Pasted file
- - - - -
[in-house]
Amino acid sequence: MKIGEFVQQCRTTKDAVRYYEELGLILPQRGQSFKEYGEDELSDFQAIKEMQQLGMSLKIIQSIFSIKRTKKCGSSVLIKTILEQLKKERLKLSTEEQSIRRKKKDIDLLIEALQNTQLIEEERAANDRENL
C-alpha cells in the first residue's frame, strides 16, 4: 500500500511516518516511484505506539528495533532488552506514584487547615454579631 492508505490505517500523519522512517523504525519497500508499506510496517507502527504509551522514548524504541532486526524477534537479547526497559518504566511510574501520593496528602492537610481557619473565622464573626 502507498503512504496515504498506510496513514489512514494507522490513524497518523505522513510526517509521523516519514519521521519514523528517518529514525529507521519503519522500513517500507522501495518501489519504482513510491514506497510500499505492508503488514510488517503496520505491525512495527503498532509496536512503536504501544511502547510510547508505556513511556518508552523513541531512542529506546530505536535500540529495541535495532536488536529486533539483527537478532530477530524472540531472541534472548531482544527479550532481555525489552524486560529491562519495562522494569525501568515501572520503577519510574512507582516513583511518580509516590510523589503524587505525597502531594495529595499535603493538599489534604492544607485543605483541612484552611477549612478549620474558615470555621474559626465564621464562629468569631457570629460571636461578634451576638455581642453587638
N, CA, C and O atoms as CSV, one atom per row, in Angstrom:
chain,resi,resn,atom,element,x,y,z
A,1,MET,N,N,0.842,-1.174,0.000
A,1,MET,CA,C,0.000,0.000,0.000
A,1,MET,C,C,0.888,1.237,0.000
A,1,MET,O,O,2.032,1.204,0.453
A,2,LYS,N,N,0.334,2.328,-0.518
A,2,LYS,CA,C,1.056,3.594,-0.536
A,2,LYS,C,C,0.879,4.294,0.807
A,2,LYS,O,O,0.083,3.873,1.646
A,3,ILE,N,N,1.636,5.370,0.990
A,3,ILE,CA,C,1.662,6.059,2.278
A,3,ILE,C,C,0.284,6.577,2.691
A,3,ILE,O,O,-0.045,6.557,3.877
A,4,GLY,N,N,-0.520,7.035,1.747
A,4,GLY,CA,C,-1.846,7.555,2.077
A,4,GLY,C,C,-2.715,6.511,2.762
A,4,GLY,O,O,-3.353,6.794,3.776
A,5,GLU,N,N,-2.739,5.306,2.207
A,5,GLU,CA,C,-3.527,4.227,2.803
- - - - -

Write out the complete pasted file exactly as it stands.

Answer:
[in-house]
Amino acid sequence: MKIGEFVQQCRTTKDAVRYYEELGLILPQRGQSFKEYGEDELSDFQAIKEMQQLGMSLKIIQSIFSIKRTKKCGSSVLIKTILEQLKKERLKLSTEEQSIRRKKKDIDLLIEALQNTQLIEEERAANDRENL
C-alpha cells in the first residue's frame, strides 16, 4: 500500500511516518516511484505506539528495533532488552506514584487547615454579631 492508505490505517500523519522512517523504525519497500508499506510496517507502527504509551522514548524504541532486526524477534537479547526497559518504566511510574501520593496528602492537610481557619473565622464573626 502507498503512504496515504498506510496513514489512514494507522490513524497518523505522513510526517509521523516519514519521521519514523528517518529514525529507521519503519522500513517500507522501495518501489519504482513510491514506497510500499505492508503488514510488517503496520505491525512495527503498532509496536512503536504501544511502547510510547508505556513511556518508552523513541531512542529506546530505536535500540529495541535495532536488536529486533539483527537478532530477530524472540531472541534472548531482544527479550532481555525489552524486560529491562519495562522494569525501568515501572520503577519510574512507582516513583511518580509516590510523589503524587505525597502531594495529595499535603493538599489534604492544607485543605483541612484552611477549612478549620474558615470555621474559626465564621464562629468569631457570629460571636461578634451576638455581642453587638
N, CA, C and O atoms as CSV, one atom per row, in Angstrom:
chain,resi,resn,atom,element,x,y,z
A,1,MET,N,N,0.842,-1.174,0.000
A,1,MET,CA,C,0.000,0.000,0.000
A,1,MET,C,C,0.888,1.237,0.000
A,1,MET,O,O,2.032,1.204,0.453
A,2,LYS,N,N,0.334,2.328,-0.518
A,2,LYS,CA,C,1.056,3.594,-0.536
A,2,LYS,C,C,0.879,4.294,0.807
A,2,LYS,O,O,0.083,3.873,1.646
A,3,ILE,N,N,1.636,5.370,0.990
A,3,ILE,CA,C,1.662,6.059,2.278
A,3,ILE,C,C,0.284,6.577,2.691
A,3,ILE,O,O,-0.045,6.557,3.877
A,4,GLY,N,N,-0.520,7.035,1.747
A,4,GLY,CA,C,-1.846,7.555,2.077
A,4,GLY,C,C,-2.715,6.511,2.762
A,4,GLY,O,O,-3.353,6.794,3.776
A,5,GLU,N,N,-2.739,5.306,2.207
A,5,GLU,CA,C,-3.527,4.227,2.803